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What employees expect from leaders during a crisis situation

Posted by Shivali Anand

October 11, 2021    |     3-minute read (570 words)

"Crisis is not a nine-to-five job ... Crisis happens when you least expect it," Judy A. Smith, CEO of crisis management firm Smith & Company, once said. Even the most capable leaders may be put to the test in a crisis such as the present coronavirus pandemic, which puts executives’ decision-making and strategic thinking capabilities to the test.

Leaders are trained to handle a variety of personnel and business events. Yet in the event of a business crisis, the standard approach for dealing with sudden changes may be insufficient. While a company may have a crisis management strategy in place, leaders may not have had the chance to actually apply it to the test.

To keep your employees involved in their jobs during times of fear and uncertainty, you must act with both fortitude and empathy. Here are five qualities that your colleagues want to see in you amid a crisis.

  1. Take initiative
Show self-assurance by taking command of the situation and by making informed judgments based on facts rather than emotion. To properly navigate a crisis, you must wear several hats. Prepare yourself, remain calm and involved, but also project confidence and decisiveness.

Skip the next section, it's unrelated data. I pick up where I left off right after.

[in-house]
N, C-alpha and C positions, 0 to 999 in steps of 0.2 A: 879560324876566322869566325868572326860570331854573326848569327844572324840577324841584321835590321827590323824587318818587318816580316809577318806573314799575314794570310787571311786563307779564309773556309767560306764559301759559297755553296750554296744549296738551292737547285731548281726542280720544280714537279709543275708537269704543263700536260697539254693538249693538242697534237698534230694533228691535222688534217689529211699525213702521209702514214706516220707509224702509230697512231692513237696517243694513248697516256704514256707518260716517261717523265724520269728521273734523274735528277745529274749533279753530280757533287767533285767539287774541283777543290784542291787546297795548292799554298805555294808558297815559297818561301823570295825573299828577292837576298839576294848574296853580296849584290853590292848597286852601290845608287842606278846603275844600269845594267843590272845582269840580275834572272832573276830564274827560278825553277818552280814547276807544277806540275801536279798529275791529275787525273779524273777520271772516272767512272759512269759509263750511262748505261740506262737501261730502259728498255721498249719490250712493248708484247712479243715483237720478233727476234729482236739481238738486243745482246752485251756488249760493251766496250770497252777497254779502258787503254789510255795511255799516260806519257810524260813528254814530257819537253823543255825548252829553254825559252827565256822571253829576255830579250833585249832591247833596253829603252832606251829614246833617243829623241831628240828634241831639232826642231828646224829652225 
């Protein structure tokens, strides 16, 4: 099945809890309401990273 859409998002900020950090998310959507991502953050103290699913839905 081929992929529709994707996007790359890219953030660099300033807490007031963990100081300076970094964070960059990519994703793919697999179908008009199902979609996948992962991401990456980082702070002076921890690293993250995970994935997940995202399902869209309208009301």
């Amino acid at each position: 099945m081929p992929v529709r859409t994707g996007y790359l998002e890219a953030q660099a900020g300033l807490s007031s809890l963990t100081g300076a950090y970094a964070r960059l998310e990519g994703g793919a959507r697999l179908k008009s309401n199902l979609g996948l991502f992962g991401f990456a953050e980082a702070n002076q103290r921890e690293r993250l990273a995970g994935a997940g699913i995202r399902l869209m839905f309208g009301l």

1. Communication is key
Maintain continual contact with your audiences during a crisis, meaning internally with your workers, partners and board members and externally with investors, consumers and the media.

Never presume that others are aware of the decisions being made and why they are being made. Instead, disseminate information as soon as it becomes available, both during the crisis and after it has passed. Confidence is built through sharing facts.

It's important to remember that communication is a two-way street. You should listen to your employees' problems, anxieties, frustrations and other emotions, just as you should share information with them regularly. Employees wish to be seen and heard, and you must ensure this happens by keeping the lines of communication open.

  1. Be straightforward, honest and empathetic
Exemplary leaders tell the truth and explain things using facts and numbers. They also have no qualms about admitting when they don't know the answer to a question. Because your workers are devoting their time and efforts to achieving your company's objectives, communicating the current state of your plans and progress enables them to see their role more clearly. Staff members may lose trust in your leadership skills if you aren't clear about where the firm is at any given time, so communicate the information you have as regularly as feasible.

  1. Maintain a positive attitude
Staying optimistic and not allowing negativity to come in the way of doing the right thing is an important quality to possess, as simplistic as that may sound. Even if the situation appears out of control, you must maintain your composure until the worst of the crisis has passed. This is important because once insecurity enters people's mindsets, it may rapidly turn into self-doubt, which can be devastating.

  1. Make sure that your plans are clear
The best defense, as the adage goes, is a good offense. If crises have taught businesses anything, it is that they must always have crisis response teams on hand. This can include natural disasters, like hurricanes and tornadoes, as well as pandemics and even employee diseases. Now is the moment to assemble a crisis response team if you don't already have one. Even when there isn't a crisis, meet regularly to ensure that the team is stable and ready for anything.

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